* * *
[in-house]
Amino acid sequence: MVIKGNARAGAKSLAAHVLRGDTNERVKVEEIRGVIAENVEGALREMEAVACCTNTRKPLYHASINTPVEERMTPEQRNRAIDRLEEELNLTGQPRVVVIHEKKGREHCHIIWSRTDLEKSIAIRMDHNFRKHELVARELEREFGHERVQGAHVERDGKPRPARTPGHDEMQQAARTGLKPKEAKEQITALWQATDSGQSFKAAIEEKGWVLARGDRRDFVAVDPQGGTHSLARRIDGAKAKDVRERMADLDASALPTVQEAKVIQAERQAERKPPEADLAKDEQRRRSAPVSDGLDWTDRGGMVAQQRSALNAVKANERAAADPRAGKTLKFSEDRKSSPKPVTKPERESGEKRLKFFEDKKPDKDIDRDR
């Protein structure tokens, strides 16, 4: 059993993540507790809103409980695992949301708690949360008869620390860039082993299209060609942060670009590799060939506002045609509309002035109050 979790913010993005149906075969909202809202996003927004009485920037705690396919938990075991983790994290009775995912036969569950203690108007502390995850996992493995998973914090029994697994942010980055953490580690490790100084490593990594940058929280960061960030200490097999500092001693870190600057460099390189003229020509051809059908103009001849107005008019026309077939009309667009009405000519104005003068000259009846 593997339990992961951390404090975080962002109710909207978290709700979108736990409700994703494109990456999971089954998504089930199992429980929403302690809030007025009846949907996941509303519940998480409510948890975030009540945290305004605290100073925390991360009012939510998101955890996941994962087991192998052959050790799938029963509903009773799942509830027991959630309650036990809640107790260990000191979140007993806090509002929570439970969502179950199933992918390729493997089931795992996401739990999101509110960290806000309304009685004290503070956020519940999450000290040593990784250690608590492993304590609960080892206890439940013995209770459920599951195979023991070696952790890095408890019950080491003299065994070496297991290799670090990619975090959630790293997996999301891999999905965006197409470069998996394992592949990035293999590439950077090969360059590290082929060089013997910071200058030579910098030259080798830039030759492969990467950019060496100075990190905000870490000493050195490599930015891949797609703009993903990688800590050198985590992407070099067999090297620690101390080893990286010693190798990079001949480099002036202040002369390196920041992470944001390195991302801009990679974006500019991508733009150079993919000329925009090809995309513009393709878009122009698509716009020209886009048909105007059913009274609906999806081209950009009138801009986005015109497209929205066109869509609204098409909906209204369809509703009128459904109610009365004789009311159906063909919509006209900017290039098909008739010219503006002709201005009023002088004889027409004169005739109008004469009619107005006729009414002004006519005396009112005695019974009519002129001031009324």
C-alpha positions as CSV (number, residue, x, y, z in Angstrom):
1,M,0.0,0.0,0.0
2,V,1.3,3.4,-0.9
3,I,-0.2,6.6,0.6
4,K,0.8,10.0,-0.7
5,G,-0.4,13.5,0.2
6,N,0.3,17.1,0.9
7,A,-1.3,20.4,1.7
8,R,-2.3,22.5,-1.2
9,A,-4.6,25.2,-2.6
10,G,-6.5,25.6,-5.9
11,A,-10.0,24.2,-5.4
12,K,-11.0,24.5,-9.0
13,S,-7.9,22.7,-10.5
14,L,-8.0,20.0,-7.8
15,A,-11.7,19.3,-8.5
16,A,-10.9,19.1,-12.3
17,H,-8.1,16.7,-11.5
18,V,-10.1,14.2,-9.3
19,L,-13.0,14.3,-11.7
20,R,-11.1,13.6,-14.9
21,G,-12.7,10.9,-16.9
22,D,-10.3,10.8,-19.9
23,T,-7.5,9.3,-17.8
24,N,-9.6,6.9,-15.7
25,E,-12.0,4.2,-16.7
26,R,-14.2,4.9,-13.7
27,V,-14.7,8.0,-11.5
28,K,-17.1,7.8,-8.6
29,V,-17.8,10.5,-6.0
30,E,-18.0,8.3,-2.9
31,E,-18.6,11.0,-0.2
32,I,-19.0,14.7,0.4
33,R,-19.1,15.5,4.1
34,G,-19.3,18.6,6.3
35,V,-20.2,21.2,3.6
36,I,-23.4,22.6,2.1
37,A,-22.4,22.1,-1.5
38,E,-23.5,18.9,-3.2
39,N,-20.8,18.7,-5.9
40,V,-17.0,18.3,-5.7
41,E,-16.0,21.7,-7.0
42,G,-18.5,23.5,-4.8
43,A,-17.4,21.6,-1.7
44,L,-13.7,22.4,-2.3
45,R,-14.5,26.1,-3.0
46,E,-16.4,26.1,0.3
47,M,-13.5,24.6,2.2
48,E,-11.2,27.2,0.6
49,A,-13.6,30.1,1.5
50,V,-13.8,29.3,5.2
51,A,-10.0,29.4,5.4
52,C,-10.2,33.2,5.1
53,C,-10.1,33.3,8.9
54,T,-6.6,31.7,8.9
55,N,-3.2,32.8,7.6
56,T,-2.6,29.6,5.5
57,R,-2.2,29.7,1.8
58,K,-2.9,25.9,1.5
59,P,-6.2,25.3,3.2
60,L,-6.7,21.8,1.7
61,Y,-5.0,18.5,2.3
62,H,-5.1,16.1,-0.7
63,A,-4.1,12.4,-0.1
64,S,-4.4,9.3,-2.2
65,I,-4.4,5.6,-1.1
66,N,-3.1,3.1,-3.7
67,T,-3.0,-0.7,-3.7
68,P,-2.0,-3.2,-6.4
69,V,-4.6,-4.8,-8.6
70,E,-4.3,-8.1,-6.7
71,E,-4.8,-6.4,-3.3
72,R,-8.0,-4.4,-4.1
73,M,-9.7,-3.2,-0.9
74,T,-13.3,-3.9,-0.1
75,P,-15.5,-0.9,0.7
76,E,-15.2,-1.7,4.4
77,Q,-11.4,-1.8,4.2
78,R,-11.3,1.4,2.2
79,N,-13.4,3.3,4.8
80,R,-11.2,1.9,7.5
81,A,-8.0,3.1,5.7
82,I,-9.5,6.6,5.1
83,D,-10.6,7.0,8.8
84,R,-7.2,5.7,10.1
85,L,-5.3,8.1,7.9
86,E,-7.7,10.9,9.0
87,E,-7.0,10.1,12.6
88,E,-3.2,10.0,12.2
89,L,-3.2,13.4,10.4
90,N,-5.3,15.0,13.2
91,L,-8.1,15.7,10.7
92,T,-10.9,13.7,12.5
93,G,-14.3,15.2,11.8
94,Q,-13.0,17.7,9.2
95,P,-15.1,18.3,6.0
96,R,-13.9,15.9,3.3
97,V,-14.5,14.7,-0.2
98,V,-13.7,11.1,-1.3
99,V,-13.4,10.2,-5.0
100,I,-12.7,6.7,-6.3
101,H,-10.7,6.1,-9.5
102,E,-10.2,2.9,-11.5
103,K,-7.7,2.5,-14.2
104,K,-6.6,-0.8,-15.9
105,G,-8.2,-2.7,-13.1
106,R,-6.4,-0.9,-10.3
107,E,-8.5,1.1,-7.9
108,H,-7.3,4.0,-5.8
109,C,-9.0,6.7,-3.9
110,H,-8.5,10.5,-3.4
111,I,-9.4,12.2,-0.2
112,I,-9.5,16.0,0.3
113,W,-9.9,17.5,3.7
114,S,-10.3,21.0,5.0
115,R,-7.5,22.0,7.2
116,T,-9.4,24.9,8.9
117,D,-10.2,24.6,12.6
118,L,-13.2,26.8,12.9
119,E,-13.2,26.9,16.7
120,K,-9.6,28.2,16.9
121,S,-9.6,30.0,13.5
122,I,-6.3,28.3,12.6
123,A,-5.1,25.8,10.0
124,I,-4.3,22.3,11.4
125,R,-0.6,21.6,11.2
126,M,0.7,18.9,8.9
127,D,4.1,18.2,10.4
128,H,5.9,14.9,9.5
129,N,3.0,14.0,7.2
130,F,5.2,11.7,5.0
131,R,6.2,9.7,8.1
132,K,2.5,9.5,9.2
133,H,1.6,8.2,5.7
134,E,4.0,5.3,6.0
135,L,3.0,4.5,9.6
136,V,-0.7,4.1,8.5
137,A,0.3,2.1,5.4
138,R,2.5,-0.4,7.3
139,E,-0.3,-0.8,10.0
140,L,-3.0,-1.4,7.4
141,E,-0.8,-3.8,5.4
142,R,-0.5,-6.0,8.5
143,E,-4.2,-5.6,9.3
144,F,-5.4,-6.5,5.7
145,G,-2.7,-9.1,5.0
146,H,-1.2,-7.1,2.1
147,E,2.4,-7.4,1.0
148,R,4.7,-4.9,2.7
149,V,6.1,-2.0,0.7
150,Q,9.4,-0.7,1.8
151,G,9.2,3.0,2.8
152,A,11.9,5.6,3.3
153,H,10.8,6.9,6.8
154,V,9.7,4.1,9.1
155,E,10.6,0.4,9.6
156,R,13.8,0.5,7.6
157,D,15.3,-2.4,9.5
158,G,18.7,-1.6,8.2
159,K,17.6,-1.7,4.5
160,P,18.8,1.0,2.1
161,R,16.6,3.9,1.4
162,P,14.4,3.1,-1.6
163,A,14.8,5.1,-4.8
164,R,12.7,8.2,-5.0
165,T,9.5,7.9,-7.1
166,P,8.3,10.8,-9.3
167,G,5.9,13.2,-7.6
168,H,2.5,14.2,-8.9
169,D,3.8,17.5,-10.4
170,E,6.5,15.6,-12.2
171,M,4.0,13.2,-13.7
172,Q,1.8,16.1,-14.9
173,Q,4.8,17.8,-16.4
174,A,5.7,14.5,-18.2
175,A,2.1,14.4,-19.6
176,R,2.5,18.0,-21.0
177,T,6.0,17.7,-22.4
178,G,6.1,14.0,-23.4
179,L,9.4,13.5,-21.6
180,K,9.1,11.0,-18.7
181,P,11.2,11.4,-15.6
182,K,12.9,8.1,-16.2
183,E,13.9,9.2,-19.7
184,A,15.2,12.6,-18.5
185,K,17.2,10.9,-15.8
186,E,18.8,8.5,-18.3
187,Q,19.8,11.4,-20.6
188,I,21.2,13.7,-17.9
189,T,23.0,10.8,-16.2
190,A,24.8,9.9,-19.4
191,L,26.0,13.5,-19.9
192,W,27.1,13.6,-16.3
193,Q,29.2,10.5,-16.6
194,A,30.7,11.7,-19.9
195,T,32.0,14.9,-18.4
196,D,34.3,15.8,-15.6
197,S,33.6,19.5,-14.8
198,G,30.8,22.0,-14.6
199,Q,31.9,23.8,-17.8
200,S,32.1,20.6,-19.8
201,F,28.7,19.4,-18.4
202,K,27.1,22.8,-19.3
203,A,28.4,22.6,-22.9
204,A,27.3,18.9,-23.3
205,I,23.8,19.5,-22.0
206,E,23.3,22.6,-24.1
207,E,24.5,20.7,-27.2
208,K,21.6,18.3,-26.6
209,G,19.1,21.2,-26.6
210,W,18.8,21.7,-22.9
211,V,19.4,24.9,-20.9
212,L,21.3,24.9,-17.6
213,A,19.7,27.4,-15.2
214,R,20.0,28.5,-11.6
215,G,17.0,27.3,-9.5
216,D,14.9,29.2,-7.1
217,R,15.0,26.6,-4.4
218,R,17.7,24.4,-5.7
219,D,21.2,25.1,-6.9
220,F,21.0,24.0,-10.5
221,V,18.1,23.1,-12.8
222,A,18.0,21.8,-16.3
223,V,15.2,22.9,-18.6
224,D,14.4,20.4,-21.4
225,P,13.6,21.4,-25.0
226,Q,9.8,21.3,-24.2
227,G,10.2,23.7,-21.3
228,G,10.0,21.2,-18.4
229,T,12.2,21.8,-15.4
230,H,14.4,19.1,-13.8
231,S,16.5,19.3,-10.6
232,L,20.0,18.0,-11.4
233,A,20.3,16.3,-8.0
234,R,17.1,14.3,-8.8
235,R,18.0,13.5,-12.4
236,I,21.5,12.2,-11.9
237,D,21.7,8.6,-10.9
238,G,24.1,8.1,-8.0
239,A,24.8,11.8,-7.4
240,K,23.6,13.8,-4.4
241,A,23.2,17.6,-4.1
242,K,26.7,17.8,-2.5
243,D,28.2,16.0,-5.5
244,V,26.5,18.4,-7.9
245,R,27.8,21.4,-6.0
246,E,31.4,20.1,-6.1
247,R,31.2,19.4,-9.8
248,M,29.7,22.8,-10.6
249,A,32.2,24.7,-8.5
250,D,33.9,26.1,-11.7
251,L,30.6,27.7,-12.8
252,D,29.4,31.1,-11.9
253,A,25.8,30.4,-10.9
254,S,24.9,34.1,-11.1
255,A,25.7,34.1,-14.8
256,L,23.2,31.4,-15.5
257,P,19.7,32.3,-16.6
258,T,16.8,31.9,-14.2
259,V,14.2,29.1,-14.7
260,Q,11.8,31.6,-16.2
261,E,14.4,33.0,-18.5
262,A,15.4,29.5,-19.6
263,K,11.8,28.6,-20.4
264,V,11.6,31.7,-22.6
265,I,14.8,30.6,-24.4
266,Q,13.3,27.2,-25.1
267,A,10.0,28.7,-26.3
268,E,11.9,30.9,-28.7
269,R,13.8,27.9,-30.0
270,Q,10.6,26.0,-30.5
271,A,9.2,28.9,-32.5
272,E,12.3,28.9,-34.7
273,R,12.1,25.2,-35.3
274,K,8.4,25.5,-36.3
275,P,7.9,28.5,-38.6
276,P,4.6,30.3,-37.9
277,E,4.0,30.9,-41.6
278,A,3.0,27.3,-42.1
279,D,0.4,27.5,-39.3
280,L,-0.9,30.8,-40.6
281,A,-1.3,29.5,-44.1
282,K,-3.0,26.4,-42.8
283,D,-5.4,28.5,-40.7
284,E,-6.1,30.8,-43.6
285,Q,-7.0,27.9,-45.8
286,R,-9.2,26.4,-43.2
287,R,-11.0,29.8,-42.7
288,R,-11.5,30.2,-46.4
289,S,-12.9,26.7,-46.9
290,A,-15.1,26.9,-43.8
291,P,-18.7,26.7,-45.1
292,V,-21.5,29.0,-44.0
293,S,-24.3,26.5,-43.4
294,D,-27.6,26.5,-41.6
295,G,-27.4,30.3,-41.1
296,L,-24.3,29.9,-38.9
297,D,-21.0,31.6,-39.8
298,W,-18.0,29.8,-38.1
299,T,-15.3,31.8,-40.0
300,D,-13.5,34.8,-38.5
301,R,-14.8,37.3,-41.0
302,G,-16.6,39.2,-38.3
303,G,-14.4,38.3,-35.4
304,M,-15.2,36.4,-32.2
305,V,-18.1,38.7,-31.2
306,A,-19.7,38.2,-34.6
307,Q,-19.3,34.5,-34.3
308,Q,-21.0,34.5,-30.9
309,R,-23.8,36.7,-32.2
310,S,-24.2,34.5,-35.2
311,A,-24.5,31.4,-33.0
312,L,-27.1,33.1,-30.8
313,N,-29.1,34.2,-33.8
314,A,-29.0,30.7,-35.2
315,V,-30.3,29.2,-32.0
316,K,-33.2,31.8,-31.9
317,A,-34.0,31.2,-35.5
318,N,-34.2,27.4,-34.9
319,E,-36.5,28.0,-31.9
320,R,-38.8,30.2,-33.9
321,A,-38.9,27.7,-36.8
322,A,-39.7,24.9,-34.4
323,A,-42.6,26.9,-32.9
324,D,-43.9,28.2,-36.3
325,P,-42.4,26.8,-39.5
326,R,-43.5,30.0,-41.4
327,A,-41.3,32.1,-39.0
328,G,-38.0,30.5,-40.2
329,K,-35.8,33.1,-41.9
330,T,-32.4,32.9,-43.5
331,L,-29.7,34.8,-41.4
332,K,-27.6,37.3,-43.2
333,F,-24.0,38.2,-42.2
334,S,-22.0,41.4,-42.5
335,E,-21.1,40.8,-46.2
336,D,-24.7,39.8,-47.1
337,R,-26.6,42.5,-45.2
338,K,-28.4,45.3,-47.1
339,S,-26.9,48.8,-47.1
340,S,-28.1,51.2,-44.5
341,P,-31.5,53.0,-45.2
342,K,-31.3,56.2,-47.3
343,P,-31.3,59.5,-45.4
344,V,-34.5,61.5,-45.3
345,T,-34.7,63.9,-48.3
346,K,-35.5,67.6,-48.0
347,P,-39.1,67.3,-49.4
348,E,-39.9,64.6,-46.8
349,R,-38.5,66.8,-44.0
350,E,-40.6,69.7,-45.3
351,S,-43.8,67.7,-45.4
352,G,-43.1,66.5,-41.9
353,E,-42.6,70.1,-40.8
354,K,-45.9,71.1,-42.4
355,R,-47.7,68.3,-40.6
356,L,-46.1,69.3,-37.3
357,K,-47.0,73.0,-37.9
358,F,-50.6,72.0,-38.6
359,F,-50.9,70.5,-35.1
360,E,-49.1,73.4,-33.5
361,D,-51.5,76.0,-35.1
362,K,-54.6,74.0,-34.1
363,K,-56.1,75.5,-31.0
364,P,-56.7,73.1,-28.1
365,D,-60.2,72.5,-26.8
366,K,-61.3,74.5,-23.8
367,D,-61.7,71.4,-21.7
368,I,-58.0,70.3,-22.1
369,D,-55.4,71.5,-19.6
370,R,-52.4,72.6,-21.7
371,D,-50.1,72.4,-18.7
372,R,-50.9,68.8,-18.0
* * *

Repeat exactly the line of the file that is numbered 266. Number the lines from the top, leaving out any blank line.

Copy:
262,A,15.4,29.5,-19.6